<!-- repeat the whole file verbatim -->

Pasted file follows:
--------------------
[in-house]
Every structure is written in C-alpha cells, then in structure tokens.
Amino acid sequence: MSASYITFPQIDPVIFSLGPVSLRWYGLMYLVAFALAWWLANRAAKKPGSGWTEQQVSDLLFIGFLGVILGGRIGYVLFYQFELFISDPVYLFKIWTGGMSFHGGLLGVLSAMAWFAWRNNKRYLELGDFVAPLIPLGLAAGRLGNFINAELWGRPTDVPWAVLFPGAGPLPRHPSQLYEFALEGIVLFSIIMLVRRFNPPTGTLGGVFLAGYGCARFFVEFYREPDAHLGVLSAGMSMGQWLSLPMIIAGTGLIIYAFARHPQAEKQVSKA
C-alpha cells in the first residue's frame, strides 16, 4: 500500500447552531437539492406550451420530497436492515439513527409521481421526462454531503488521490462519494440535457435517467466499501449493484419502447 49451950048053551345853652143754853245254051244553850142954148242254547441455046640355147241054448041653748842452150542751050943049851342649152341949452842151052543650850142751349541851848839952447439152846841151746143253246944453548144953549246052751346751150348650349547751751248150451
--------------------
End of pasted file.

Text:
[in-house]
Every structure is written in C-alpha cells, then in structure tokens.
Amino acid sequence: MSASYITFPQIDPVIFSLGPVSLRWYGLMYLVAFALAWWLANRAAKKPGSGWTEQQVSDLLFIGFLGVILGGRIGYVLFYQFELFISDPVYLFKIWTGGMSFHGGLLGVLSAMAWFAWRNNKRYLELGDFVAPLIPLGLAAGRLGNFINAELWGRPTDVPWAVLFPGAGPLPRHPSQLYEFALEGIVLFSIIMLVRRFNPPTGTLGGVFLAGYGCARFFVEFYREPDAHLGVLSAGMSMGQWLSLPMIIAGTGLIIYAFARHPQAEKQVSKA
C-alpha cells in the first residue's frame, strides 16, 4: 500500500447552531437539492406550451420530497436492515439513527409521481421526462454531503488521490462519494440535457435517467466499501449493484419502447 49451950048053551345853652143754853245254051244553850142954148242254547441455046640355147241054448041653748842452150542751050943049851342649152341949452842151052543650850142751349541851848839952447439152846841151746143253246944453548144953549246052751346751150348650349547751751248150451